Monday, 4 April 2011

The View From the Boardroom

I'd written earlier about the business media's dislike  for supply management, that essentially Canadian approach to producing and marketing dairy products, poultry and eggs. Quotas limit supply to demand, farmers are paid based  on a cost of production formula, and import controls are used to make the system work. Look here for more info: 

Late last week a Financial Post commentator took another swipe at supply management. What made it interesting is that he used comments from John Manley a former politician who now speaks for Canada's biggest corporations as the basis of his story. That doesn't make his comments right or wrong, it's just telling that so many of Canada's successful companies (in auto, telecommunications, pharmaceutical, mining, banking, etc. etc.) also benefit from Canadian rules that have sheltered them from  foreign competitors, often for very reasonable, nationalistic reasons (it's good to have healthy Canadian banks). I guess that's OK if you're putting on shiny leather shoes every morning, but not so good if  its rubber boots.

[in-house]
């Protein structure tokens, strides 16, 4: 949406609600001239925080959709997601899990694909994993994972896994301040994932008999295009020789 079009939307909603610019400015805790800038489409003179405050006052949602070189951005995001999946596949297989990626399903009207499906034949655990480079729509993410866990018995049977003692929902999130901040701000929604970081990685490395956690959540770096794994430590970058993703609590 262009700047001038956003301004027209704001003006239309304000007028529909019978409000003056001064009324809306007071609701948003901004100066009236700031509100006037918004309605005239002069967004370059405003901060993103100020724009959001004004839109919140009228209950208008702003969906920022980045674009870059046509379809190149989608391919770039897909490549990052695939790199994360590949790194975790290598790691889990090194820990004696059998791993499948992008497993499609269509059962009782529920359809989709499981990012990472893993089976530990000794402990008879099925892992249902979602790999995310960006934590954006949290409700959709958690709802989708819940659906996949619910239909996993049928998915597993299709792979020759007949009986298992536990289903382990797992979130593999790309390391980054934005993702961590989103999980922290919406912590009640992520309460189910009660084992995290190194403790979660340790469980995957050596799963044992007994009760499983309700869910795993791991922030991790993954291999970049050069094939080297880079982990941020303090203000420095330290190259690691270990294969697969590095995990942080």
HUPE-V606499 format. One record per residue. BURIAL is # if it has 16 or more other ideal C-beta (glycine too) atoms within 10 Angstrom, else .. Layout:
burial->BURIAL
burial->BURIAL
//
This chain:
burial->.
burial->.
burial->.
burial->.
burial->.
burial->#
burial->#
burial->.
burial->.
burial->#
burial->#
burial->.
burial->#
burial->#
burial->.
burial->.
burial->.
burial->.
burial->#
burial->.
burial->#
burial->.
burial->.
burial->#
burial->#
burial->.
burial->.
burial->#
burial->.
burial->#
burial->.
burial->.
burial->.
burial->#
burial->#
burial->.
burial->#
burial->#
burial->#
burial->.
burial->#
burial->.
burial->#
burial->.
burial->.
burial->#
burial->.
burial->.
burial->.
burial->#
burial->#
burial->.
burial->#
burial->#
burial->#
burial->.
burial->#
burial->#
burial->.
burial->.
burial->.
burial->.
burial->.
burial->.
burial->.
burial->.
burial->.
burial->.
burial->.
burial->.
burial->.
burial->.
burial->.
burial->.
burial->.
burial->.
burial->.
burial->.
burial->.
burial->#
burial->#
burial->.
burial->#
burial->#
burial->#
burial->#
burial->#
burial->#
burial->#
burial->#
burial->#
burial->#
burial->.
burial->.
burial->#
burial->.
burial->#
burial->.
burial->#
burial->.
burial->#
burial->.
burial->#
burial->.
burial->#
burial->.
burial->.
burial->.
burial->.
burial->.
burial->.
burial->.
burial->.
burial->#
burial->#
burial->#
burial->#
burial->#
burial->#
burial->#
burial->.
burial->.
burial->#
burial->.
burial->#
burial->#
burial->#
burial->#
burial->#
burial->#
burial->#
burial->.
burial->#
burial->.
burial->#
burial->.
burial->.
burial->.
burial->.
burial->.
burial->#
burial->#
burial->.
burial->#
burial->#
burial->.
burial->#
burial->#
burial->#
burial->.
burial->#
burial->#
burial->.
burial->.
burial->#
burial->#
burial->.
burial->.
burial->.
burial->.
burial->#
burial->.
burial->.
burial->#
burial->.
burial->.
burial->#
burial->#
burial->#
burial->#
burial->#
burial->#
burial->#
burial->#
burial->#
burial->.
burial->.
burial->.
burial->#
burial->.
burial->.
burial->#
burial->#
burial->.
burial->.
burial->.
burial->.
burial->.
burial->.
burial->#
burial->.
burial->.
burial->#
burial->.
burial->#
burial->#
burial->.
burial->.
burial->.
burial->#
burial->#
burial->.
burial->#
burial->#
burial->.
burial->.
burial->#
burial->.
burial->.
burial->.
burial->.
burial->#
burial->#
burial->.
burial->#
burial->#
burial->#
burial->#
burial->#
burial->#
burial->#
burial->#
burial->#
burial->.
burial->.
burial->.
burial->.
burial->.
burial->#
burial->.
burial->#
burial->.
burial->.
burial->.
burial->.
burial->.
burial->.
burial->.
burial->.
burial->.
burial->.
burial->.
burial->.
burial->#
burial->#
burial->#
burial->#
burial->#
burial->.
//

William Watson: Time to end supply management

April 1, 2011
Finally, something that actually gets John Manley a little angry
John Manley, former industry minister, former finance minister, former foreign minister, former deputy prime minister, current chief executive of the Canadian Council of Chief Executives, was in Ottawa this week to talk to the annual meeting of the Ottawa Economics Association, a group of 250 strong who heard him give a lunchtime talk at the Chateau Laurier. (You can see his slides at the CCCE’s website.)
Manley became finance minister on the fateful Sunday afternoon in 2002 when Paul Martin either quit or got fired. Four days later, after intensive briefing, he found himself chairing a meeting of the G7 finance ministers in Halifax. He told a funny story about the ritual the Finance officials put you through you when you become minister. Apparently, they escort you deep into the basement of the department’s headquarters on O’Connor Street, to a solid marble room in the middle of which there’s a shiny marble slab. They then lay you out on the slab, anesthetize you, rip your heart out and replace it with a fist-sized chunk of the Canadian Shield. This is what enables you for the duration of your tenure as minister to say nothing but “No!” to your colleagues.
If any of the country’s finance ministers haven’t yet had this operation, they’d better get it now, for bringing their balance sheets back from two years of stimulus spending is going to require stone-hearted-ness by the quarry-load.
You get the impression Manley, who cut deeply at Industry in the mid-1990s, is not actually cold-hearted. On the other hand, his public demeanour is Harper-like in its (how to put it?) lack of effervescence. So it was surprising to see him actually get a little angry during his discussion of a policy problem that has been a long-standing source of irritation on this page, too, namely, agricultural supply management.